If the "low-hanging fruit" is entirely focused in the executive branch, then the "heavy lifting" takes aim at the Senate, and the suggested reforms will be familiar to anyone who watched the constant obstruction of the Republican Party in the 111th Congress. At the top of the wish list is filibuster reform, followed by an end to secret holds, mandatory discharge procedures for nominees -- a nomination is automatically eligible for full Senate consideration after a set period of time -- and a reduction in the number of Senate confirmable positions (in exchange for term limits on some executive-branch appointees).
Since these problems were identified by a bipartisan committee, Galston and Dionne believe these reforms are achievable. And that's where the report goes off the rails. Both men are fully aware that the country has become more polarized and the parties have become more ideologically coherent, but they haven't really internalized the consequences. They desperately want bipartisanship -- or in Dionne's own words, "nonpartisanship" -- but they haven't grasped the fact that institutional change is as political as everything else in our partisan world.
In other words, you can't avoid the zero-sum nature of politics. The minority party will never disarm itself if it means advantaging the opposing president. For the sake of governance, it makes sense to streamline the appointments process, but from the perspective of a Senate partisan, it's completely nonsensical. Why would you do anything to empower the opposition president -- or any president -- when the status quo affords you the ability to obstruct and force concessions?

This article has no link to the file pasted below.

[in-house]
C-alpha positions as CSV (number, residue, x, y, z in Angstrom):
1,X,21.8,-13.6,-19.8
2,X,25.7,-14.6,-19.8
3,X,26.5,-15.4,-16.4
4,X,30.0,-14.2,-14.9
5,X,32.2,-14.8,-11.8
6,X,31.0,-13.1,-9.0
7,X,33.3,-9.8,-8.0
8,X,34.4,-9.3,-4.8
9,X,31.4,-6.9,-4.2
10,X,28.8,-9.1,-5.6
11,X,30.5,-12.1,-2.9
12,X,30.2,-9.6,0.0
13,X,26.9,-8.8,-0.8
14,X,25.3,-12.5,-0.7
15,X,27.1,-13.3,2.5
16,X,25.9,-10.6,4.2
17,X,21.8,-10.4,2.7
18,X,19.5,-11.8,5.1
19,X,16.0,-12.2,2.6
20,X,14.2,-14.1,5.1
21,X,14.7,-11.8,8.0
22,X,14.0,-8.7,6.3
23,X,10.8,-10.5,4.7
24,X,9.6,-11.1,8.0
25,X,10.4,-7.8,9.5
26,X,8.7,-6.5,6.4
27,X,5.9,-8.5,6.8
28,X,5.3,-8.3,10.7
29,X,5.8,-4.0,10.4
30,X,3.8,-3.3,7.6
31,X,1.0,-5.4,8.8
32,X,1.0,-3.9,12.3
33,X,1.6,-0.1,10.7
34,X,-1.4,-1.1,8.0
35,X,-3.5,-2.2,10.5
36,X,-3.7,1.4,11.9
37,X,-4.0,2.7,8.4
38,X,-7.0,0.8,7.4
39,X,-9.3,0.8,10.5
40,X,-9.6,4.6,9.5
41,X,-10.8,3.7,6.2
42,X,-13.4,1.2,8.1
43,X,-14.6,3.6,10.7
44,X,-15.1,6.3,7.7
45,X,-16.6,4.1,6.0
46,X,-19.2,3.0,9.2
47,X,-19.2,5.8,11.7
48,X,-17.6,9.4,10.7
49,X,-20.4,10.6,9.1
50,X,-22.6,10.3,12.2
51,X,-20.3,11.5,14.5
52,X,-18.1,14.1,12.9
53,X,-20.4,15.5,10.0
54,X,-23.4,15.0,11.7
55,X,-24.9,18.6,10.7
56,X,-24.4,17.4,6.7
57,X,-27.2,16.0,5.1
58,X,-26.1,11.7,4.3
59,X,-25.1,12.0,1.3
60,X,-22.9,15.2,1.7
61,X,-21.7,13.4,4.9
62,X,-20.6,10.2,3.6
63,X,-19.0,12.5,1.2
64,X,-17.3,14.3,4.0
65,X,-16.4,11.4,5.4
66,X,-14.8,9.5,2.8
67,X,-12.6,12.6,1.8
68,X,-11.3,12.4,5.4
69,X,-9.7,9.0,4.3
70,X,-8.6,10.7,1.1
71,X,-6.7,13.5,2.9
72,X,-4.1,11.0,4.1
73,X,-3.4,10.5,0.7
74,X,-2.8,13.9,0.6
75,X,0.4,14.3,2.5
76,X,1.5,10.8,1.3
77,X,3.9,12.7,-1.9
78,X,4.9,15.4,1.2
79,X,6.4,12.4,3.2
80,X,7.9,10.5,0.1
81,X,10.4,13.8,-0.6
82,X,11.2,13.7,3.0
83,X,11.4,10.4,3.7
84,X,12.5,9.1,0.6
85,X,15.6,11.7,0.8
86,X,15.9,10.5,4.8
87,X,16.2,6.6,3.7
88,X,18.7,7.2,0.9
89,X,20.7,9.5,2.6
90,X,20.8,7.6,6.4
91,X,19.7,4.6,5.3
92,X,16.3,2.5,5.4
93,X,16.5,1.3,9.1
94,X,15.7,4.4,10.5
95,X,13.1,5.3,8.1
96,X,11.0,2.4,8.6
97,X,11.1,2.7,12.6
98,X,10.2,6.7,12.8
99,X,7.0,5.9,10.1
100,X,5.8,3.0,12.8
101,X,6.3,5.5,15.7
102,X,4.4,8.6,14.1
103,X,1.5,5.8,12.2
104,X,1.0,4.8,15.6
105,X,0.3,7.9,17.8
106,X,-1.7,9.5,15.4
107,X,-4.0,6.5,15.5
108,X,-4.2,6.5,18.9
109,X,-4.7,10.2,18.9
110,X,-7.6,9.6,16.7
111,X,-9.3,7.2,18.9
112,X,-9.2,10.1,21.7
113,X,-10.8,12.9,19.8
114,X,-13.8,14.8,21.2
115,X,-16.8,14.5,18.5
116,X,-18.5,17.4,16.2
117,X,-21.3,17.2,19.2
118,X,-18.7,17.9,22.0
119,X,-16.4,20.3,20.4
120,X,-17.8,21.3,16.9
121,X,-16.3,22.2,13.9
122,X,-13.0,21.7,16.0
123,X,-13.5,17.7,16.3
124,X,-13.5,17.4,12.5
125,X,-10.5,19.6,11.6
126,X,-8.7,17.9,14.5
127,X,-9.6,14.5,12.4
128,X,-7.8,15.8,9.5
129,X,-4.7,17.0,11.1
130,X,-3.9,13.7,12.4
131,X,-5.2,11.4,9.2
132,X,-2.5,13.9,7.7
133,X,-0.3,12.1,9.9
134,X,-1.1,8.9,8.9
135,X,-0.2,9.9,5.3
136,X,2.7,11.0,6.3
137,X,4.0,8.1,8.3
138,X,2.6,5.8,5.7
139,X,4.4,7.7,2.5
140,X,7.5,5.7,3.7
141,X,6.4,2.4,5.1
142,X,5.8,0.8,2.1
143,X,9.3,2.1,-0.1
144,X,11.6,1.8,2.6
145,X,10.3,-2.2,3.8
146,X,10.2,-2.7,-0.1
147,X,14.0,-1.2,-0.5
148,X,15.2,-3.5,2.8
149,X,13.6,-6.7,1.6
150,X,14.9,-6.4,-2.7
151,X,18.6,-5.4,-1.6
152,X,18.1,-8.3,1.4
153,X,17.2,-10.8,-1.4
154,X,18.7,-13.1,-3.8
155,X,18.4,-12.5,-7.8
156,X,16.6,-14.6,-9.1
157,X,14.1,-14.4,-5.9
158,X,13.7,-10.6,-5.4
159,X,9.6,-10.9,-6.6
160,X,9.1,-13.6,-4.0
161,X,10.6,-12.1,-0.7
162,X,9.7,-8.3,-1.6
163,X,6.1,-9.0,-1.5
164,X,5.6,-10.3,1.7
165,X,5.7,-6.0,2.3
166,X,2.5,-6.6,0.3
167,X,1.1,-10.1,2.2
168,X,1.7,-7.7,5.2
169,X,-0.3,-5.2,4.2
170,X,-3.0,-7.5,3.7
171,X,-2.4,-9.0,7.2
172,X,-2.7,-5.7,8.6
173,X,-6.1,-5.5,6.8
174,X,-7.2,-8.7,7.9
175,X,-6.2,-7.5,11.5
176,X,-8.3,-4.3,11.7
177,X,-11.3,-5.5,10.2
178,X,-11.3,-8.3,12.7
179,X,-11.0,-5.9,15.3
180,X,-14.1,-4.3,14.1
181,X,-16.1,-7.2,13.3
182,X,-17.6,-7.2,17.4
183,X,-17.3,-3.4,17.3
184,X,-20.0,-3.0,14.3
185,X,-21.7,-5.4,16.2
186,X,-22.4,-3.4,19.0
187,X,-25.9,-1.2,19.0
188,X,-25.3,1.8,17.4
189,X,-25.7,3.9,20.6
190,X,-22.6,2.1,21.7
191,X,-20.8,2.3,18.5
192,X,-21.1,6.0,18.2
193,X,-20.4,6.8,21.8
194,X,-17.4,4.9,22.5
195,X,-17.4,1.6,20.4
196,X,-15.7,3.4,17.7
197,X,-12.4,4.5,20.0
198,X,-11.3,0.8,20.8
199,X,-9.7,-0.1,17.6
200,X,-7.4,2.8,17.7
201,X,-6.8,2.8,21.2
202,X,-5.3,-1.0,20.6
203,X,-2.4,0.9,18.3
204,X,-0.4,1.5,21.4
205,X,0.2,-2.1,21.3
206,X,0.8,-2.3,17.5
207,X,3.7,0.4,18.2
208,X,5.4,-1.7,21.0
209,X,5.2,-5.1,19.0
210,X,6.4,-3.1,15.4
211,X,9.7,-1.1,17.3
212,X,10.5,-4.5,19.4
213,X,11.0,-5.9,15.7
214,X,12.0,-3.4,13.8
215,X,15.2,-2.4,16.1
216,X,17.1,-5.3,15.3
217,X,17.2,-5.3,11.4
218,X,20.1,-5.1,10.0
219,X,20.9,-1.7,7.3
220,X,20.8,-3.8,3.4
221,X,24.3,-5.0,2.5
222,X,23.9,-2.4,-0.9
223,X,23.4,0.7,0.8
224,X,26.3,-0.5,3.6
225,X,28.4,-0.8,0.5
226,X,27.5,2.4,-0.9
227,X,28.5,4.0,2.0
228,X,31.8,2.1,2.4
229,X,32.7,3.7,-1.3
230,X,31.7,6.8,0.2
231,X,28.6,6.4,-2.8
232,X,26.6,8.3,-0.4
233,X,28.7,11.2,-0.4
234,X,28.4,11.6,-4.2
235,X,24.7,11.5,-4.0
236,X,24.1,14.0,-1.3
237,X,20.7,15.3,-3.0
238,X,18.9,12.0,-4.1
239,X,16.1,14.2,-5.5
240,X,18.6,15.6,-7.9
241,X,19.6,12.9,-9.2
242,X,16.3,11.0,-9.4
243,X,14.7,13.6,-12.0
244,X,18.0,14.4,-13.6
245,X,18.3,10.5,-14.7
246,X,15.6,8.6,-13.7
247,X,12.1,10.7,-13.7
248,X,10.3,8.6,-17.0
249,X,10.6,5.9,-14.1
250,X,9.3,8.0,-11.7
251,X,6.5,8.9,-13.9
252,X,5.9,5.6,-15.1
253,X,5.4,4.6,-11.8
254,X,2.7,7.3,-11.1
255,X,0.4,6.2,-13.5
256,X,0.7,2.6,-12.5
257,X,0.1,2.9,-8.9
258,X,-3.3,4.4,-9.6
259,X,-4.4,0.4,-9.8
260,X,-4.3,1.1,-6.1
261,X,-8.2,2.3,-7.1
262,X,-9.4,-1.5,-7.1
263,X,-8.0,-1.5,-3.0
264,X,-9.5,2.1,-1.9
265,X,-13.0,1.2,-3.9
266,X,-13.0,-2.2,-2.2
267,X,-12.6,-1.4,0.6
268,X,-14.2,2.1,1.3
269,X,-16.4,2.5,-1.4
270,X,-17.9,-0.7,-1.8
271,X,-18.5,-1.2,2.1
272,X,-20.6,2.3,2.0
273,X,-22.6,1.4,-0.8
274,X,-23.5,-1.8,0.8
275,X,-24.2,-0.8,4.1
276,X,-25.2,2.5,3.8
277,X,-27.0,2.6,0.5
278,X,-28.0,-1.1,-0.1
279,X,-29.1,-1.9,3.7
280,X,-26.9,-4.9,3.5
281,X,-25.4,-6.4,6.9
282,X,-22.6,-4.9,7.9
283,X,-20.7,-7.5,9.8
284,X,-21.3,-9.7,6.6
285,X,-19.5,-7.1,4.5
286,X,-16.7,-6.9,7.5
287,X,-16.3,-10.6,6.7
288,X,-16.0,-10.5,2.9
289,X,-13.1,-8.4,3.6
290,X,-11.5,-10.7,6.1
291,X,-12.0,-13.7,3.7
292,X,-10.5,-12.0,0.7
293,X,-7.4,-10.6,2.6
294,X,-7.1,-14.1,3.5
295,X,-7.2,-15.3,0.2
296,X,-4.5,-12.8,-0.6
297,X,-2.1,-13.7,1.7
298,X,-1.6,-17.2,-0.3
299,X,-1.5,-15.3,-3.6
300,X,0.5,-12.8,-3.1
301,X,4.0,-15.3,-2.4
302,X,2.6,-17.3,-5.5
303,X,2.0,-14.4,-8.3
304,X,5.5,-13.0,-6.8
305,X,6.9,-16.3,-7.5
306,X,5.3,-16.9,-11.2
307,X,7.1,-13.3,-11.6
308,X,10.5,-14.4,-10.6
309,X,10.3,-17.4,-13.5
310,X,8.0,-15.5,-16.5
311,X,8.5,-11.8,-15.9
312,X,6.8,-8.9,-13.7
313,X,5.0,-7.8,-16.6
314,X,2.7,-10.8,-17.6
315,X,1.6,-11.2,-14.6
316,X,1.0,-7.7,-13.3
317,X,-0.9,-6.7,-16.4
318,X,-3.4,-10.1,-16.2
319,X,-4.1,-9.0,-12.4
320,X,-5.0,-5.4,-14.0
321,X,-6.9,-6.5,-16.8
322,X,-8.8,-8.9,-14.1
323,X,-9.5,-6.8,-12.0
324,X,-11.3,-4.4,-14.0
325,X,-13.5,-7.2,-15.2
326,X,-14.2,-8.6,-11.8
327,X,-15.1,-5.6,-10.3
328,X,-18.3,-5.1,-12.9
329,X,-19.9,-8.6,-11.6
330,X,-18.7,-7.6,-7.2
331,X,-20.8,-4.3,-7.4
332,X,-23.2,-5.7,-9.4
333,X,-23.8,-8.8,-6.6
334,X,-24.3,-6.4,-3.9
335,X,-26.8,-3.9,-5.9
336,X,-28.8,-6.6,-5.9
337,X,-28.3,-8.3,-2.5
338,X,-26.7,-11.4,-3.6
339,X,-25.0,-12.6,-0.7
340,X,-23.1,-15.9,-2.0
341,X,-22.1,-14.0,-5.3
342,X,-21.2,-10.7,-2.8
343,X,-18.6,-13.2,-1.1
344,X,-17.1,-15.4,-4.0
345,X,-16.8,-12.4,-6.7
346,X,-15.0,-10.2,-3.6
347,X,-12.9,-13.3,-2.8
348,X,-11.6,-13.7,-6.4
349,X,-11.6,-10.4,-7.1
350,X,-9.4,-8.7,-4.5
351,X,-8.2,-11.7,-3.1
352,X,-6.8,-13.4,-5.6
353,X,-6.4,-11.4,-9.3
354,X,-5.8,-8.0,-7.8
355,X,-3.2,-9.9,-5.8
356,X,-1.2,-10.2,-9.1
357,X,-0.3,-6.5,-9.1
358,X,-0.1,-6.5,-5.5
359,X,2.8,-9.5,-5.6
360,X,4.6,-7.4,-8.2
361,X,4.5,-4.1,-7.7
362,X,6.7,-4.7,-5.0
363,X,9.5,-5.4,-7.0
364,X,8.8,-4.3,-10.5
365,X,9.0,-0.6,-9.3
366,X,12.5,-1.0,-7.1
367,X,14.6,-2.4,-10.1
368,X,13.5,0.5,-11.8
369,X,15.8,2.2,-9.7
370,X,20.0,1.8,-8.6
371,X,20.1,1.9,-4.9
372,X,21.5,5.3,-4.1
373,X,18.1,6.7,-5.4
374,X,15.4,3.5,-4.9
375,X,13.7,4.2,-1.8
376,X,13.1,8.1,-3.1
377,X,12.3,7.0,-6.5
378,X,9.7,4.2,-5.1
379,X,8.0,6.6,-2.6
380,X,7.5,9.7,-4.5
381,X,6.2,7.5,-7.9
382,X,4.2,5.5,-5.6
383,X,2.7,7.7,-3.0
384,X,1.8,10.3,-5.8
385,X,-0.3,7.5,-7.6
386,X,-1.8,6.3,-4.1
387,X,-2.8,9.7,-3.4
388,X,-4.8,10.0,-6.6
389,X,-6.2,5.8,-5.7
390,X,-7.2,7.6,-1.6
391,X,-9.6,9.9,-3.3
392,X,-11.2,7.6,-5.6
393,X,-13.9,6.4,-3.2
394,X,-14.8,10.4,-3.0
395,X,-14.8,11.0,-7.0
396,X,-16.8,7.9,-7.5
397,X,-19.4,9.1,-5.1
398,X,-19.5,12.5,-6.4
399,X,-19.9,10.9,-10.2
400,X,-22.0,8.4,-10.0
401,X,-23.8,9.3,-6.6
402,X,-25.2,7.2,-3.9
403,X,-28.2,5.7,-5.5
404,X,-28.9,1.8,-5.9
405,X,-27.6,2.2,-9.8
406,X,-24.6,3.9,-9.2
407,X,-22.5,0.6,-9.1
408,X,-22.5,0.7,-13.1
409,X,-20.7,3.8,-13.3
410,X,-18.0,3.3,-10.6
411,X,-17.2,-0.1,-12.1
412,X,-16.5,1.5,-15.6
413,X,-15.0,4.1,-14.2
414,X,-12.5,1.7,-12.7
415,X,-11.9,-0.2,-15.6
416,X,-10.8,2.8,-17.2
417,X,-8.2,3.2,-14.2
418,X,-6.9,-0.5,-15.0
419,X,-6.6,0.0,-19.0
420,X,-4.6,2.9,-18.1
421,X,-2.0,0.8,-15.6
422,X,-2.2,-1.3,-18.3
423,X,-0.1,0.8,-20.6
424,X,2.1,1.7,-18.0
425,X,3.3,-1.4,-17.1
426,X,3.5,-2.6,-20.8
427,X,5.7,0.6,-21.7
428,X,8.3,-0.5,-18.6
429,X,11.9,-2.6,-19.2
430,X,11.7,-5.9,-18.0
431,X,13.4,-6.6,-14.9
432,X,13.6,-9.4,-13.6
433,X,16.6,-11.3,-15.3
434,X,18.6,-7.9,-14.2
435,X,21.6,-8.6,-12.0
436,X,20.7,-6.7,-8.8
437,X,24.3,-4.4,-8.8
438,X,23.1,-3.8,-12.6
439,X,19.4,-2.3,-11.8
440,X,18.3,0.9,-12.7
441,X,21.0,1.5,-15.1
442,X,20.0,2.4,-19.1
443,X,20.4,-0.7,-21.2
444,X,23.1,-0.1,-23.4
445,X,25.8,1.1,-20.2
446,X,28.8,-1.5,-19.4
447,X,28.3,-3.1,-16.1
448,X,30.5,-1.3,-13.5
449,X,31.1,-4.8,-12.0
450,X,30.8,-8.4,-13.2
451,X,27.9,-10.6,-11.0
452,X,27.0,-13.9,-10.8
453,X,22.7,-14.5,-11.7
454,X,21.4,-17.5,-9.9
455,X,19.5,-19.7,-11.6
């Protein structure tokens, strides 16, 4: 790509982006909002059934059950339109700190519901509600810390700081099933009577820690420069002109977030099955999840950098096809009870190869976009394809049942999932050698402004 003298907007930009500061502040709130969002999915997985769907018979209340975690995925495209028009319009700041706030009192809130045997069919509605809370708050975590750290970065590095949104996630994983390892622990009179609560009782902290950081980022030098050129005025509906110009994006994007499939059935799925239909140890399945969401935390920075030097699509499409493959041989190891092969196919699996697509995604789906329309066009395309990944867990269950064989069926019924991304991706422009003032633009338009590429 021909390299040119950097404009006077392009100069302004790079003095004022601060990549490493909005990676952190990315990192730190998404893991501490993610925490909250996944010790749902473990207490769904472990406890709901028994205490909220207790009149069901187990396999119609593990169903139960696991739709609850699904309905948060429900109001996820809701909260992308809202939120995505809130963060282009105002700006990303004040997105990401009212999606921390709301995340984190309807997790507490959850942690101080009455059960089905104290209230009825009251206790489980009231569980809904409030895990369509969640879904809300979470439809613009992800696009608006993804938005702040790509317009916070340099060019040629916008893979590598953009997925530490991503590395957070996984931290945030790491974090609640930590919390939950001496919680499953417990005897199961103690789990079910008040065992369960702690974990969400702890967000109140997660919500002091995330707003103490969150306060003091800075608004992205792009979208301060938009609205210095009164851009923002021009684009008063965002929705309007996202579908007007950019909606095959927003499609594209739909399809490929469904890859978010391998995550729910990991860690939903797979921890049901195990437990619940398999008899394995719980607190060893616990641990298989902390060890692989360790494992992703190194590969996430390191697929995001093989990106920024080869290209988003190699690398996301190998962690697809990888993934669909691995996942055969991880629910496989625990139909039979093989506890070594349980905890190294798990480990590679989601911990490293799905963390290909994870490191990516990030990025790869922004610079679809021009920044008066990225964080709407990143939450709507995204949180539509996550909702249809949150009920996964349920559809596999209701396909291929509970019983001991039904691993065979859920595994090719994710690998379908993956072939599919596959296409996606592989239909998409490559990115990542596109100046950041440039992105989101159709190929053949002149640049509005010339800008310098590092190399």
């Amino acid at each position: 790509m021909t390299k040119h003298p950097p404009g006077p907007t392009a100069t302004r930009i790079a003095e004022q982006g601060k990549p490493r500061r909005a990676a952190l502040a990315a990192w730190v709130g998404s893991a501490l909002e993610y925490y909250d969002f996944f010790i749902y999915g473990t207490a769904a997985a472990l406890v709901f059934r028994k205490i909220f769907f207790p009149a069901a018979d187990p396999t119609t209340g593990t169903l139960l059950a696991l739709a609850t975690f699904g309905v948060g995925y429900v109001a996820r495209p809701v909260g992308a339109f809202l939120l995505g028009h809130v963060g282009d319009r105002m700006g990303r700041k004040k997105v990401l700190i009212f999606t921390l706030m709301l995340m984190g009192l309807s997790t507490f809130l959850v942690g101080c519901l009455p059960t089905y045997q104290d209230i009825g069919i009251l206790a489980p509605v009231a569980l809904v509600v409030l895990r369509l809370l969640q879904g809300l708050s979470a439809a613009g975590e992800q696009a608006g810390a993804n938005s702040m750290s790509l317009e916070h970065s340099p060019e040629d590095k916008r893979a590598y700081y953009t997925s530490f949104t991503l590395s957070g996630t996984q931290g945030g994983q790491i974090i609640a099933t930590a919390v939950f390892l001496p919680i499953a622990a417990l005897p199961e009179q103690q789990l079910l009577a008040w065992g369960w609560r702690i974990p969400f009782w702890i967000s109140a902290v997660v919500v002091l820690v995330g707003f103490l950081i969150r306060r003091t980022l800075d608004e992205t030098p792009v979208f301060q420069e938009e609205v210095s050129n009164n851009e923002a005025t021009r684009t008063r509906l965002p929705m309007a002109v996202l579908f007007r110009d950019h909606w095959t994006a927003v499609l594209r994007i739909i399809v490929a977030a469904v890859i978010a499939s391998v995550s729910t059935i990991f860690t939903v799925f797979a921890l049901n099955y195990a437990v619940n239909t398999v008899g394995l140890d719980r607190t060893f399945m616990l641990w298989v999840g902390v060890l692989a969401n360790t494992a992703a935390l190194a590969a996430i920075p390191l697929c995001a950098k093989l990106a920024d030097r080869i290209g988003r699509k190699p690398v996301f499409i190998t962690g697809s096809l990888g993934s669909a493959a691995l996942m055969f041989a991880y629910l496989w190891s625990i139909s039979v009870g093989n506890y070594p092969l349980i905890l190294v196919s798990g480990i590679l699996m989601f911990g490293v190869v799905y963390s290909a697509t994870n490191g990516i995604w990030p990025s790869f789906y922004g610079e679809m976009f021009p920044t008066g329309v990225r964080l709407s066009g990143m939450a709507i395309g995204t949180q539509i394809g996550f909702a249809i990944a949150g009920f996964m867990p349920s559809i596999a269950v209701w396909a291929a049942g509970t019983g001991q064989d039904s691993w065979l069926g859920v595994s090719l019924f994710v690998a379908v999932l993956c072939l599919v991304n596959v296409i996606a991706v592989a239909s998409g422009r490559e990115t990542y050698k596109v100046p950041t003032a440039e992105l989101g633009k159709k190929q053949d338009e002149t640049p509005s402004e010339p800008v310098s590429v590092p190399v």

Recent history suggests that major reforms come by way of partisanship. The last attempt at reforming the Senate came in 2005, when Majority Leader Bill Frist threatened to end the filibuster on judicial nominees after Democrats refused to consider a handful of President Bush's nominees for the lower courts. In 1975, a Democratic-controlled Senate revised rules so that three-fifths of senators could break a filibuster and limit debate.
Despite this, Galston and Dionne want reform to be a bipartisan affair, and the report's timing reflects this; the 112th Congress is soon to begin, and with the potential for a rules change, their paper is offered in hope that reforms "might, at long last, be taken seriously by the president and by Congress."
On Tuesday, the same day Galston and Dionne released their report, 15 progressive organizations -- including the Sierra Club, SEIU, Common Cause, and the AFL-CIO -- issued a letter calling for filibuster reform. Likewise, Sens. Tom Udall and Jeff Merkley plan to introduce reform plans at the start of the next Congress, where a bare majority can vote to change Senate rules.
Galston and Dionne are right to call attention to our dysfunctional appointments process and the Senate's role in furthering the madness. But the bipartisan consensus over policy is unlikely to become a political consensus over action. Instead of hoping for bipartisanship, Galston and Dionne should throw their efforts behind the growing Democratic push for Senate reform. Partisanship can be ugly, but when it comes to actual reform, it's an excellent vehicle for success.